APRIL 5, 2019 | WRITTEN BY MOLLY
I recently met someone whose dog had the most beautiful blue eyes and thought about the many Shih Tzu I have met over the years, all with beautiful soulful eyes, but none of them blue.
This got me wondering if a Shih Tzu can have blue eyes so I did a little research and here’s what I
Occasionally a Shih Tzu may have blue eyes, although it is
very rare. When this breeds eyes are blue, it is because there is a lack of
the color gene for black. The result in a dilute pigmentation that will
give him this lighter eye color.
You will typically find blue eyes on a newborn puppy when their eyes are still cloudy giving the appearance of blue eyes, but this usually clears up as they grow usually about a couple months.
However, sometimes blue eyes on an adult Shih Tzu can be found in the rare blue dog.
Have you seen a Shih Tzu dog with blue hair before? If you did, it was likely dyed that color by it's fun spirited pet parent. I'm sure it was beautiful but that isn't what I mean by a "blue" dog.
Shih Tzu come in many coat colors. Some have a single color, while others can have two or more.
But it isn't the color of its' coat that will give a Shih Tzu its blue eyes.
For a Shih Tzu to have blue eyes, you need to look at the pigment of his nose and muzzle and not the color of his hair.
You may have heard of the terms "liver" or "blue" being used to describe a Shih Tzu. These terms are not referring to the color of his coat, but rather the lighter pigmentation of their skin.
The breed standard color of their eyes and nose would usually be solid black. So the lighter pigment is actually a dilute (weak) gene, and considered a genetic fault.
Liver Shih Tzu will have light brown (or some may even say pink) noses, lips, footpads and eye rims like Max in the picture below. Their eye color will be a lighter brown or even dark golden hue.
While a Blue Shih Tzu often have dark or light gray on their noses, footpads, lips and eye rims.
The gray color when in certain lighting, gives them the appearance of a blue hue, which may be how they got their "blue" description.
A Blue Shih Tzu coat can be any color, but gray is the most common coat color of a this particular dog. Although a gray coat doesn't necessarily mean it is a Blue Shih Tzu. You'll need to check the nose to be sure.
If his nose is solid black this is not a "blue" dog. However his nose could be very dark gray and may look black under low lighting.
When put side by side or in direct sunlight, you will clearly see the difference.
Puppies however, have a different story when it comes to blue eyes.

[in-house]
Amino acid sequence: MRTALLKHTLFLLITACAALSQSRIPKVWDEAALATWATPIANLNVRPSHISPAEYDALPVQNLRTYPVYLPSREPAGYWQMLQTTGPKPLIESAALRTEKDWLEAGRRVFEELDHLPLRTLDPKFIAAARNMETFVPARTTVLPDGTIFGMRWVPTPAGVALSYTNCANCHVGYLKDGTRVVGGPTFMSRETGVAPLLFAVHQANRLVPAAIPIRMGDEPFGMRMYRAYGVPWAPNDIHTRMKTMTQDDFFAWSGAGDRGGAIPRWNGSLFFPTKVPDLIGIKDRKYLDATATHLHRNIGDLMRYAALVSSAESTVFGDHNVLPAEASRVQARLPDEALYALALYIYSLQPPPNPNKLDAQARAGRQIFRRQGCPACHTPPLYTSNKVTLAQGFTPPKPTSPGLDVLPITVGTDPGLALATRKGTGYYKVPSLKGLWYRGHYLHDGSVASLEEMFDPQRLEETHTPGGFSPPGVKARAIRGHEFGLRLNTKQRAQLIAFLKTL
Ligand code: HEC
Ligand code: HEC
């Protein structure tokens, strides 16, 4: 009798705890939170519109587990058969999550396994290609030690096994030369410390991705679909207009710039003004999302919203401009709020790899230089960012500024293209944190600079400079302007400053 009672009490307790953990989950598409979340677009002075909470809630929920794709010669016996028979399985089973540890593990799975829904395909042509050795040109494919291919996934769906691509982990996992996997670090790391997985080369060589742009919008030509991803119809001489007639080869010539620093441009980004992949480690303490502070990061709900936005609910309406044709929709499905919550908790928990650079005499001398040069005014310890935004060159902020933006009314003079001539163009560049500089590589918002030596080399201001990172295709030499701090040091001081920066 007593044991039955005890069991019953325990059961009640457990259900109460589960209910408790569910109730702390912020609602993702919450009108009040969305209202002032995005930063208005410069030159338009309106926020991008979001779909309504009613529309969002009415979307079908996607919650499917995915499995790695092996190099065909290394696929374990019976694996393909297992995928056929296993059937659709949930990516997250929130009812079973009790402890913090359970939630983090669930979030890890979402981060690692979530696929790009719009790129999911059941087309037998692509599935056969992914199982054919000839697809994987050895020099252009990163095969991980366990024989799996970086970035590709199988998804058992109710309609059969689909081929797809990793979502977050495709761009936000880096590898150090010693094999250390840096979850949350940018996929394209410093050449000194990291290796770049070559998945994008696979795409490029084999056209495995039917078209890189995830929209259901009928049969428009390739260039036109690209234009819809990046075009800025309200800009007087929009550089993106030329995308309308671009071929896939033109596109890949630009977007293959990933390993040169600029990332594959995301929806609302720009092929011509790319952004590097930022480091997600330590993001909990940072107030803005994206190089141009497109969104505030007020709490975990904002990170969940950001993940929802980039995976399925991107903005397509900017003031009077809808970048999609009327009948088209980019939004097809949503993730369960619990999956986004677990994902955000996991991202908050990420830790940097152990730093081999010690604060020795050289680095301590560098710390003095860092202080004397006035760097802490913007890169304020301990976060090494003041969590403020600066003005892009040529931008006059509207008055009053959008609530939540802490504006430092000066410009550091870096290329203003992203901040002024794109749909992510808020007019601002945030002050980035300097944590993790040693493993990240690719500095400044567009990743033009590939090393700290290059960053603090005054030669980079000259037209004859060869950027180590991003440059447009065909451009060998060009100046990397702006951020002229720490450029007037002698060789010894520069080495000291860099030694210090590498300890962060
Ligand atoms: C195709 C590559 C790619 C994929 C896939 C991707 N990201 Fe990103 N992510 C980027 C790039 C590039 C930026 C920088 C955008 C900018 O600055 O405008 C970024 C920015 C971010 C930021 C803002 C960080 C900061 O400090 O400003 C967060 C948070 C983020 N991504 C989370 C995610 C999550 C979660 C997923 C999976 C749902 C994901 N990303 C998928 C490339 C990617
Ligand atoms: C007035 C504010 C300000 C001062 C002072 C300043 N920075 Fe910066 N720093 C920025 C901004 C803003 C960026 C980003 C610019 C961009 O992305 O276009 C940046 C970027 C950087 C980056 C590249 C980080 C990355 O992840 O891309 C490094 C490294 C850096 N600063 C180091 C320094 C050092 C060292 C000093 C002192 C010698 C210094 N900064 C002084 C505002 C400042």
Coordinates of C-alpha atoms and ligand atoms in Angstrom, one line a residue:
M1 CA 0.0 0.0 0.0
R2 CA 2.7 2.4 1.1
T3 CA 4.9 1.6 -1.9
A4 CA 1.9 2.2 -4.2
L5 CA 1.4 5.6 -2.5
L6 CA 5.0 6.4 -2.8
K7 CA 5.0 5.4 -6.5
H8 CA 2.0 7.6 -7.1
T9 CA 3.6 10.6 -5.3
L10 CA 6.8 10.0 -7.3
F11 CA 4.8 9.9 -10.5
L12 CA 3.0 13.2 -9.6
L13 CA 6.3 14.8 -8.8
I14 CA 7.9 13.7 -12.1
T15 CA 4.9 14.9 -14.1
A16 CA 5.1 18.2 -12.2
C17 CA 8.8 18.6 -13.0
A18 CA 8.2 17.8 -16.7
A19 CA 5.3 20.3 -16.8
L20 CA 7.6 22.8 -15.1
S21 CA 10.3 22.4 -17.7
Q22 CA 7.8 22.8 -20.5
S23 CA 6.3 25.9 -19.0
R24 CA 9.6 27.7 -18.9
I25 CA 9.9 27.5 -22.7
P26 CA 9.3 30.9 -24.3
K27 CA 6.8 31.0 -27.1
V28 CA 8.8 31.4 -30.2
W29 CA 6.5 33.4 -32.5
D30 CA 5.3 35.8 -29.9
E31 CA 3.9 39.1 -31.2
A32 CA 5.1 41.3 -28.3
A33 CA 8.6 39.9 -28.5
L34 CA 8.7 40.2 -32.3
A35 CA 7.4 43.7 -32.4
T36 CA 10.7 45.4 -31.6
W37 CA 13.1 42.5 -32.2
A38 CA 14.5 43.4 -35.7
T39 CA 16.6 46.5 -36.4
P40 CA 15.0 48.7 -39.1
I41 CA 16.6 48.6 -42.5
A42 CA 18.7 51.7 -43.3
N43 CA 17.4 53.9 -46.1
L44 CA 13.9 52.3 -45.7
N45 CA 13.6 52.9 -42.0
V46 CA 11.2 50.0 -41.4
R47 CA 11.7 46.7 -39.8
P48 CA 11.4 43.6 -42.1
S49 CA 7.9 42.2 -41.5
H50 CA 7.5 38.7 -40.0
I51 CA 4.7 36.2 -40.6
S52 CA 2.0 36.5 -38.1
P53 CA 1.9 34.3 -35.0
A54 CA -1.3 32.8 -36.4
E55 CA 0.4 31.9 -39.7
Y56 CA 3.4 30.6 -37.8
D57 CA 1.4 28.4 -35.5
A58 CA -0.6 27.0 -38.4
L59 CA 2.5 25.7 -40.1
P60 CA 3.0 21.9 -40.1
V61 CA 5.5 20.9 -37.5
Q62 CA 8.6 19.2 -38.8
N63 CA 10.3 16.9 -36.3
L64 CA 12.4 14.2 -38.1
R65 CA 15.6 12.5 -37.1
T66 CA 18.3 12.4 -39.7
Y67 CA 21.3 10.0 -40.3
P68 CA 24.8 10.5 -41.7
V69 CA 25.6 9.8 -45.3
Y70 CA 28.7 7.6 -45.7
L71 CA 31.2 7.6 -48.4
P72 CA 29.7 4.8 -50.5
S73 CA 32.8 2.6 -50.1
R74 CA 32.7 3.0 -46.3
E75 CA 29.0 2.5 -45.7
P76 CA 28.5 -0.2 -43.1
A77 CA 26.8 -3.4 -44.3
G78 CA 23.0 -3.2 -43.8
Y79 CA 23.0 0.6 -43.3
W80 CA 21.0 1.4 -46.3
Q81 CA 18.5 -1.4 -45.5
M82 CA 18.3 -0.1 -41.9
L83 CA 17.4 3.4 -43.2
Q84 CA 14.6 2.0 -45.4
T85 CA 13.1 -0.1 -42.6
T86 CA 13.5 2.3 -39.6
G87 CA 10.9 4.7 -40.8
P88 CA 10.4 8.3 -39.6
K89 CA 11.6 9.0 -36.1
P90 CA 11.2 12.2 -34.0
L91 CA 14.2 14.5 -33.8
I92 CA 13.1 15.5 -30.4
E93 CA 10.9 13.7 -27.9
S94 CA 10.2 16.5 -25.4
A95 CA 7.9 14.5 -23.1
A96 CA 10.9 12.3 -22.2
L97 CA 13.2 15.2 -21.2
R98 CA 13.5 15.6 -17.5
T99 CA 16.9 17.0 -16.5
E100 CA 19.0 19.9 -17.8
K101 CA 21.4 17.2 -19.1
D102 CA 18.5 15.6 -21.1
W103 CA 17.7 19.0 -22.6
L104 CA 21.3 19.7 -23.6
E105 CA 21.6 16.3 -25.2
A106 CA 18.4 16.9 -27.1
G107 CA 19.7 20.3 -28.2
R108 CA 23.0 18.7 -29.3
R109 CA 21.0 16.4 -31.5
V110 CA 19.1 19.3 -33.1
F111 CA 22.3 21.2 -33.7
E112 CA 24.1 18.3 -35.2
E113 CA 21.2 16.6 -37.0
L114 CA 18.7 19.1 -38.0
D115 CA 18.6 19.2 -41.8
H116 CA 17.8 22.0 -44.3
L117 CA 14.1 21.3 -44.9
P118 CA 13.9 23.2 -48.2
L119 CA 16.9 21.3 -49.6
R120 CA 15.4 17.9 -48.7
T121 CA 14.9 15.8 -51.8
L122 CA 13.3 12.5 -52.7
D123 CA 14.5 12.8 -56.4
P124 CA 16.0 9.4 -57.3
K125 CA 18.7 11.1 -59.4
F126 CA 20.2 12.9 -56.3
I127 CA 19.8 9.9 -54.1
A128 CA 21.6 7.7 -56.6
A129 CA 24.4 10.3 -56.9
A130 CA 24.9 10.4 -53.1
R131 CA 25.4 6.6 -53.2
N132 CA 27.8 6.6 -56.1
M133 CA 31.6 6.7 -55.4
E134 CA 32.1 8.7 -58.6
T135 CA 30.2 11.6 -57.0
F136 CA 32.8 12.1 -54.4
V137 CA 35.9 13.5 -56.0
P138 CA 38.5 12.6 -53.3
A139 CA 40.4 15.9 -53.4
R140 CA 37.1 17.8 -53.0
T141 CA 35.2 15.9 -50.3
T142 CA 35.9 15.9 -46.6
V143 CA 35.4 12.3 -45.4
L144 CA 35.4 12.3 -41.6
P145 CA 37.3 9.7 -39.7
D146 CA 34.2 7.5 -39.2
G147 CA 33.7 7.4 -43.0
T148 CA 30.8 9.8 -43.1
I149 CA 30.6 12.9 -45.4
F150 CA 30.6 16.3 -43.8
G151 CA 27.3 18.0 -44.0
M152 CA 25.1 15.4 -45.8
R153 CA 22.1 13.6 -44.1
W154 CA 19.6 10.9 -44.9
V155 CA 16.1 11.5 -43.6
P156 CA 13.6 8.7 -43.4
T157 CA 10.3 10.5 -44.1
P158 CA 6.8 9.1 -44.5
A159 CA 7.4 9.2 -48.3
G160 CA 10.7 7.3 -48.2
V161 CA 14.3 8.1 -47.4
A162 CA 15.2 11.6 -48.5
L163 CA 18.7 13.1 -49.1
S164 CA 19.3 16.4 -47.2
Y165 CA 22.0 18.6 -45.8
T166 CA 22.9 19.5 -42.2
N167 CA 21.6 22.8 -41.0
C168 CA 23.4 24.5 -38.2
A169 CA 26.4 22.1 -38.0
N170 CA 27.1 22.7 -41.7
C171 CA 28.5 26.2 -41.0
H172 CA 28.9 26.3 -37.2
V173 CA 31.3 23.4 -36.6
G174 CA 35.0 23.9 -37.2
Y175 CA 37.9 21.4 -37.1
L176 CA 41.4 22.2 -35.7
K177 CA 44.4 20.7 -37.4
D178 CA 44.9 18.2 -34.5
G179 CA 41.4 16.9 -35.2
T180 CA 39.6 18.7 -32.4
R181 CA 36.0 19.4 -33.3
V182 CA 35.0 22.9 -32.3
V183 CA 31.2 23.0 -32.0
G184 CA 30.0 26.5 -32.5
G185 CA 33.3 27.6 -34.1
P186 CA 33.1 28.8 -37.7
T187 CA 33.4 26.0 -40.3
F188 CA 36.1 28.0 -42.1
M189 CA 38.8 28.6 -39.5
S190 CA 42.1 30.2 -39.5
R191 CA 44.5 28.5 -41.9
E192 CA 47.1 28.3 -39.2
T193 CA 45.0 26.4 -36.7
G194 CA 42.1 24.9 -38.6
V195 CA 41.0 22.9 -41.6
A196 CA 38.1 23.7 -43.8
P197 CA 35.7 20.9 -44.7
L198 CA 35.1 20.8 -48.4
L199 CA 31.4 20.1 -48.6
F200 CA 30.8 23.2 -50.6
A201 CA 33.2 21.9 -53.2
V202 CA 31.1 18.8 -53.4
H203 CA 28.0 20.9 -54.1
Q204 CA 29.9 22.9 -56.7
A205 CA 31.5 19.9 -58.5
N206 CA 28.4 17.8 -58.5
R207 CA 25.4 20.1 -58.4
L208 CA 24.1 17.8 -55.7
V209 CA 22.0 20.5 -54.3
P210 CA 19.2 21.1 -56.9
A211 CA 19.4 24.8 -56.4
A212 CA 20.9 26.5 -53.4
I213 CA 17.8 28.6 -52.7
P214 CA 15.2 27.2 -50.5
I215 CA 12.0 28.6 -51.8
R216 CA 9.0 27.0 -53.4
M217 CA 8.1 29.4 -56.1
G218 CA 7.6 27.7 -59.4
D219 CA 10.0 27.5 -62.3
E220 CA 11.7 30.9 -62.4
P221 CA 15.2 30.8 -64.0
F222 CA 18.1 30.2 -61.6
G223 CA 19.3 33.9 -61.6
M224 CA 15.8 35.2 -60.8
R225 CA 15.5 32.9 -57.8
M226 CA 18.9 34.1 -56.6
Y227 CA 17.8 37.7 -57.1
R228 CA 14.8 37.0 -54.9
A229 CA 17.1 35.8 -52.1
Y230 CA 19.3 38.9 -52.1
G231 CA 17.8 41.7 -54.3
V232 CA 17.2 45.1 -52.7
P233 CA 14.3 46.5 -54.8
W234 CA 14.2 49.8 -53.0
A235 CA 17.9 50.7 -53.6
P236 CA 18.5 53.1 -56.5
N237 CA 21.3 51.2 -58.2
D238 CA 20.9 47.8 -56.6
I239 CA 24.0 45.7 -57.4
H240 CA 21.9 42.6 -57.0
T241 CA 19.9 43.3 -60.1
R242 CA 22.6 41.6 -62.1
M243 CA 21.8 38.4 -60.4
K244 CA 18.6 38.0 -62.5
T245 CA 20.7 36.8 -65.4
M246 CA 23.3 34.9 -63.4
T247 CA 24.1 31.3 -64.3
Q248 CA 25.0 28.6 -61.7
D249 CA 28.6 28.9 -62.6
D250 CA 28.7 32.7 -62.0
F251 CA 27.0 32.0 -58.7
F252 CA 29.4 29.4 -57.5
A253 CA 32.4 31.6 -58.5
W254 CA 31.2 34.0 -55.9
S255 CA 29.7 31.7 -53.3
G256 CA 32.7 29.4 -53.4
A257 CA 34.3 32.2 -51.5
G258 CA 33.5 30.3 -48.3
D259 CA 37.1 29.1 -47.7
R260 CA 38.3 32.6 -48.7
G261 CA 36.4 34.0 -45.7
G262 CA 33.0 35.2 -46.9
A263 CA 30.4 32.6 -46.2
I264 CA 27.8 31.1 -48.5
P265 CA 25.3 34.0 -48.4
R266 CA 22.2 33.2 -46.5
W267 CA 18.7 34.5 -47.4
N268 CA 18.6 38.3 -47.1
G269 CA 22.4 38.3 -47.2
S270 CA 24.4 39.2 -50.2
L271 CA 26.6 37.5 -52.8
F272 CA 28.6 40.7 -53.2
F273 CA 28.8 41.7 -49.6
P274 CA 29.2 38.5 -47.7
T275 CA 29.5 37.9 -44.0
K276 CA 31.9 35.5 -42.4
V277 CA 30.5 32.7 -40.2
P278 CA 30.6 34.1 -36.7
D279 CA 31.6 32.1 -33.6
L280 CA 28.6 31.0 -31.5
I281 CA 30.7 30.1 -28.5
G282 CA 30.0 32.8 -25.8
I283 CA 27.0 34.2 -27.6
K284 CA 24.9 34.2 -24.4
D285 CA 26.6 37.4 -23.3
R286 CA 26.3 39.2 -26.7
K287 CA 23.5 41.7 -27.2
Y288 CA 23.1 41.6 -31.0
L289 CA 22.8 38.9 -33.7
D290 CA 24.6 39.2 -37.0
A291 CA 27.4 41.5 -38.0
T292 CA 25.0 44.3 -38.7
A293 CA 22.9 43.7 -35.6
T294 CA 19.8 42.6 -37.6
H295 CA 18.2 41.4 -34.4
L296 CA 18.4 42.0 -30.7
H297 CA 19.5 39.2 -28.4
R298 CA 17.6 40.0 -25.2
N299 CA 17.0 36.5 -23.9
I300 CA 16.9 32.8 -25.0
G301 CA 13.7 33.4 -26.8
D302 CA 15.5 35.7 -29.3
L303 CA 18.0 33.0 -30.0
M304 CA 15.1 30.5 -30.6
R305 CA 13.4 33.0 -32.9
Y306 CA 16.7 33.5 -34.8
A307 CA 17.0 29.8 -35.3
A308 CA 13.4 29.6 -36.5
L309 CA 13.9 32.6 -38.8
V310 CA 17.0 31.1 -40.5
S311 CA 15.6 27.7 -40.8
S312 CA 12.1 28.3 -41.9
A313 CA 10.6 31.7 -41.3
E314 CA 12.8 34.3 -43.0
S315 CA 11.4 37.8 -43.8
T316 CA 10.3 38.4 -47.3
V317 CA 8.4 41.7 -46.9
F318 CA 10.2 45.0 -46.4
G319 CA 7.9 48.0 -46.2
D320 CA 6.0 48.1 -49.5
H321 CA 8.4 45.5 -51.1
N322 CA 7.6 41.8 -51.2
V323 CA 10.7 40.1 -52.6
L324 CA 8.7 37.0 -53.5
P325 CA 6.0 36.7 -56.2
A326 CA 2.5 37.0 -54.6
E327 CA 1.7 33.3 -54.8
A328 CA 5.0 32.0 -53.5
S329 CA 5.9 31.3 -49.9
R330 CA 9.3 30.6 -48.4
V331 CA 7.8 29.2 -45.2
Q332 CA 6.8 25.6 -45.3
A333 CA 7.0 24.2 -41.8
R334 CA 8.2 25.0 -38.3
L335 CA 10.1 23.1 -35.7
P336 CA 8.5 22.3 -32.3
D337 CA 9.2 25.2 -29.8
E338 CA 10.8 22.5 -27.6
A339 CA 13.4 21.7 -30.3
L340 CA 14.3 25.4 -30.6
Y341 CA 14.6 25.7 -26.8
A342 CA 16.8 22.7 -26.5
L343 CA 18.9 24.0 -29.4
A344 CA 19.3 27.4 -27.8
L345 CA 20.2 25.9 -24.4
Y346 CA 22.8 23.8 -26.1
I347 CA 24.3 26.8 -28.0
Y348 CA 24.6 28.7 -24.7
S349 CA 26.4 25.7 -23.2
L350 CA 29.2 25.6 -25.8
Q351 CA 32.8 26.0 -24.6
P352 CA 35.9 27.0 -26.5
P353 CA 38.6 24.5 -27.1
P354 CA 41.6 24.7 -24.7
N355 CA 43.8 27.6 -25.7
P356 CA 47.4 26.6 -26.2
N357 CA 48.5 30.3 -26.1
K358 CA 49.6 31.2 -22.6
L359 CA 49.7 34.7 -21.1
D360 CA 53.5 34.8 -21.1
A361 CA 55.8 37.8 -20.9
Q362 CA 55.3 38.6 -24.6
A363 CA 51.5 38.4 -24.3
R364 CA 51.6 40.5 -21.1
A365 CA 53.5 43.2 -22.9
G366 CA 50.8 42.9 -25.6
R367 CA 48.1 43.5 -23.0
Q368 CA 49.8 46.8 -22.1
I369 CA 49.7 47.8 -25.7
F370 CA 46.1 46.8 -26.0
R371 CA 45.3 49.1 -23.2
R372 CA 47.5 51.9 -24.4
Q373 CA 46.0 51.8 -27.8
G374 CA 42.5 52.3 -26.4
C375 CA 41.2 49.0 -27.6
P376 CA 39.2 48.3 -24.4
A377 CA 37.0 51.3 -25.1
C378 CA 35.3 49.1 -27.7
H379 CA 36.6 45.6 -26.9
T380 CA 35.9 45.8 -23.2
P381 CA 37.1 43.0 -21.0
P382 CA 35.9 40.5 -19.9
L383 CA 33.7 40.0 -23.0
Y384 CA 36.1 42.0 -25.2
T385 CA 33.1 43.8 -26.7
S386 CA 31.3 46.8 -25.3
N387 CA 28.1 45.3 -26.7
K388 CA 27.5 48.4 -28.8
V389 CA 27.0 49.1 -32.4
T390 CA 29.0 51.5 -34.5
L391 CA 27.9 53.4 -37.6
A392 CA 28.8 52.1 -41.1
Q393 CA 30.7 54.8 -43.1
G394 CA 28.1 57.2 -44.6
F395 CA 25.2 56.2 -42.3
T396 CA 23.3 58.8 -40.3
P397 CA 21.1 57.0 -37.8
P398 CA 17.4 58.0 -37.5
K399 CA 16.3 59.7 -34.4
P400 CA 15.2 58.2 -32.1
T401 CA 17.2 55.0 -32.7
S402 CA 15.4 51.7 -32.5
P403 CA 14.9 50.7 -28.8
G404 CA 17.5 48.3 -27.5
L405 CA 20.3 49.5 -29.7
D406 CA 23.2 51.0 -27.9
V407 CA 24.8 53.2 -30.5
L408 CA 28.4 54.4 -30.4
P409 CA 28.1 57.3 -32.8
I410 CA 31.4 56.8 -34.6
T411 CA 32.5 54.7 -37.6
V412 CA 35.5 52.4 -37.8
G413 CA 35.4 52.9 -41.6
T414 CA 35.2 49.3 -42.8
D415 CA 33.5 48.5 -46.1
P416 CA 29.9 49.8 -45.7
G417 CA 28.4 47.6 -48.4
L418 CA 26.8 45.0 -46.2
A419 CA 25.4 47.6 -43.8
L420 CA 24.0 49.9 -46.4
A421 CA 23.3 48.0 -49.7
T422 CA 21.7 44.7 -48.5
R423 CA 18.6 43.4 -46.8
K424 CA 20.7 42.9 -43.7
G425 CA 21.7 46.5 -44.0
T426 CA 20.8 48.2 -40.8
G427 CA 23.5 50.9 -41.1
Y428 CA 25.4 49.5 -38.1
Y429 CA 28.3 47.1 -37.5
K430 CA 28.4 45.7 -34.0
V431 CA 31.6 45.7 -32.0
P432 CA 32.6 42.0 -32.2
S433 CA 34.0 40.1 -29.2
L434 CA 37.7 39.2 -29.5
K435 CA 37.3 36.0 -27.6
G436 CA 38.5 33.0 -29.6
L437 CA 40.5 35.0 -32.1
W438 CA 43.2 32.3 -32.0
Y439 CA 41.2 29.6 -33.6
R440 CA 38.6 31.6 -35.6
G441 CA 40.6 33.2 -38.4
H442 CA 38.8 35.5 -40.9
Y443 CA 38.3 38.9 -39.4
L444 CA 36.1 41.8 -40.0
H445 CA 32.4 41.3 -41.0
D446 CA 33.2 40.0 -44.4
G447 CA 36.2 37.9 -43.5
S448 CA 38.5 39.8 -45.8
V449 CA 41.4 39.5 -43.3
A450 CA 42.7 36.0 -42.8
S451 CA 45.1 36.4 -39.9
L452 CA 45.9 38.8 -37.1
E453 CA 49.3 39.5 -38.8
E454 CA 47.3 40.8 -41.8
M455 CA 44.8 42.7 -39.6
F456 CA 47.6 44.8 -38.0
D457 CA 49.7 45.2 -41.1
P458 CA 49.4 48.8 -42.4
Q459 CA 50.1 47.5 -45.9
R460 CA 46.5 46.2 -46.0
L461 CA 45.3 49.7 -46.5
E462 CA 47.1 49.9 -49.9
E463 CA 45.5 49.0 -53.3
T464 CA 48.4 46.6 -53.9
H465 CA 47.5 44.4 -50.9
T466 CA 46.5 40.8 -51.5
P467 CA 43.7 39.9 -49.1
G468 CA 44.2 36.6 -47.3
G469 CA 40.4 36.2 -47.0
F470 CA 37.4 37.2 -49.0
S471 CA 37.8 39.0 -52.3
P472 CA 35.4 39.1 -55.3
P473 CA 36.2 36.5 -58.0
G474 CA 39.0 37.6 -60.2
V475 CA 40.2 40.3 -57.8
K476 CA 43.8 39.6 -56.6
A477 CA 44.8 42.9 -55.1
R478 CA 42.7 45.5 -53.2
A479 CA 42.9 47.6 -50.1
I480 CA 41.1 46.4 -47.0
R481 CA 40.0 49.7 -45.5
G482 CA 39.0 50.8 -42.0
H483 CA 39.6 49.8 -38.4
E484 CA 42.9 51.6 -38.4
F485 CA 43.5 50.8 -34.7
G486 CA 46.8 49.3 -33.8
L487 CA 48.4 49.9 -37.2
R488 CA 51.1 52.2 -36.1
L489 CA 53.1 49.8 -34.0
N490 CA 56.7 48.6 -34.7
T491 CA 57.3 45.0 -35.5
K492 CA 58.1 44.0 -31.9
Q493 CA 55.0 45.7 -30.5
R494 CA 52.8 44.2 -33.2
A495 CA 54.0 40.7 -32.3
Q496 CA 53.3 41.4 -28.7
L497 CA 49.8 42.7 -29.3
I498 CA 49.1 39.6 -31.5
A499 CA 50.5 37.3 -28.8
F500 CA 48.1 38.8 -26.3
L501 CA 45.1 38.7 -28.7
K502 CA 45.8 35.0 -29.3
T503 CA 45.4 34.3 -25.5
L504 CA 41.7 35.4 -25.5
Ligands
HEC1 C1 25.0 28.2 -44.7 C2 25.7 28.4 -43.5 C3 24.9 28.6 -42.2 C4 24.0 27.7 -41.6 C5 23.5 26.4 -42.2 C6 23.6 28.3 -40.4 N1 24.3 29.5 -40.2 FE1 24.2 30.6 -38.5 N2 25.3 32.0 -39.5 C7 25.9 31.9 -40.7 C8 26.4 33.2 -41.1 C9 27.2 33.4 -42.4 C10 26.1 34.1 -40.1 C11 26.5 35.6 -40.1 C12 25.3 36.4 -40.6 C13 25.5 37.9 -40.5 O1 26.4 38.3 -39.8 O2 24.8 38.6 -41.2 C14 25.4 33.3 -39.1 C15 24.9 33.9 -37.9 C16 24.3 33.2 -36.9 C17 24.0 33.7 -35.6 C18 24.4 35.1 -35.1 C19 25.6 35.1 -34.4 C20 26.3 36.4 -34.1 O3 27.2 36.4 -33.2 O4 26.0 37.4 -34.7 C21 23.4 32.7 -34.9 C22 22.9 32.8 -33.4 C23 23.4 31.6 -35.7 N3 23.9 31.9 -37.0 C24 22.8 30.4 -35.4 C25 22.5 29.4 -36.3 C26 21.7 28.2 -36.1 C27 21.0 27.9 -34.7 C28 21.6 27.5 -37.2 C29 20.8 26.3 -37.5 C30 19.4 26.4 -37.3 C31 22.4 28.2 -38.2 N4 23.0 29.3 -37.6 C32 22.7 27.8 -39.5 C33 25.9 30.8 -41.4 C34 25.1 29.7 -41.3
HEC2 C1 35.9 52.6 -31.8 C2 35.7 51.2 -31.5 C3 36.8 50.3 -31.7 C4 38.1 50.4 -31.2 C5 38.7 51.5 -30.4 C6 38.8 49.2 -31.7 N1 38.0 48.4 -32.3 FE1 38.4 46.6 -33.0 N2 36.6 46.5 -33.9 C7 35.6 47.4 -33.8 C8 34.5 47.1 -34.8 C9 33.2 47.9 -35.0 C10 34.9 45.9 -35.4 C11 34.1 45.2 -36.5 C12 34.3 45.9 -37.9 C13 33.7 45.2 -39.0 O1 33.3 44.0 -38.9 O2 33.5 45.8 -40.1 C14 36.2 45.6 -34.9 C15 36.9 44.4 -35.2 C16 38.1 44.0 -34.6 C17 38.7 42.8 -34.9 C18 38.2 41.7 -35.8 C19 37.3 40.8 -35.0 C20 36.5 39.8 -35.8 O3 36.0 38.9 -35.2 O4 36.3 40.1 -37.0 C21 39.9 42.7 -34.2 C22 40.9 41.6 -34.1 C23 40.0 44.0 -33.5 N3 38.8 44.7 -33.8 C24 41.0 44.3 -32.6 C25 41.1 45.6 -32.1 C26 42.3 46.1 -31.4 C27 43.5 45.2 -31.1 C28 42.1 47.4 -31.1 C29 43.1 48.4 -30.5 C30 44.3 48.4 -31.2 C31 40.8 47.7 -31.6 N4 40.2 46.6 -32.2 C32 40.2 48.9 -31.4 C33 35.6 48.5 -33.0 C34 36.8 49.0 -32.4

Did you know all puppies are born with blue eyes? I didn't know this until pretty recently. Probably because I don't get to see a lot of new born puppies.
Usually by the time I see them, they are several weeks old and have already changed to their permanent darker eye color.
For the first couple of weeks of a puppies life their eyes will be closed. It's around their third week when they begin to open them and reveal those baby blues.
When they are a few weeks old, their eye color slowly begins changing to a hue of their eye color to come.
It's when they are about 10 to 12 weeks old that their eyes changed into their permanent eye color, usually dark brown or black. Although some puppies may take up to 16 weeks old for this to happen.
There may be a some puppies who will keep their blue eyes, but this is a rare exception.
Embark veterinarians wrote an in-depth article on why some dogs have blue eyes. What they found after studying thousands of dogs, was that the "Merle" gene may be present in blue eyed dogs.
According to Wikipedia "The merle gene creates mottled patches of color in a solid or piebald coat, blue or odd-colored eyes, and affects skin pigment."
In other words, the Merle gene is what is responsible for color loss
on the nose, skin and eyes.
Blue eyes in a Shih Tzu isn’t always due to genetics but may be a health issue.
If your dog’s eyes were brown before, and now they are suddenly turning blue or cloudy, this can indicate that he may have cataracts or glaucoma.
Corneal ulcers, or various forms of inflammation of the clear part of the eye (keratitis) may also make the eyes to appear to have a bluish hue.
As with any sudden changes in your dog, you should consult with your veterinarian as soon as possible.
Your vet should know how to keep further
damage from occurring or even reverse in some cases, so it will be well worth
Blue eyes are really quite beautiful on a dog, and not uncommon in a very young Shih Tzu puppy.
Those bright blues that you may see on another dog breed, like the Australian cattle dog, will not be found on a Shih Tzu.
In fact, blue eyes found on a blue dog, aren't blue at all, but rather a dark or light gray that looks blue in certain lighting.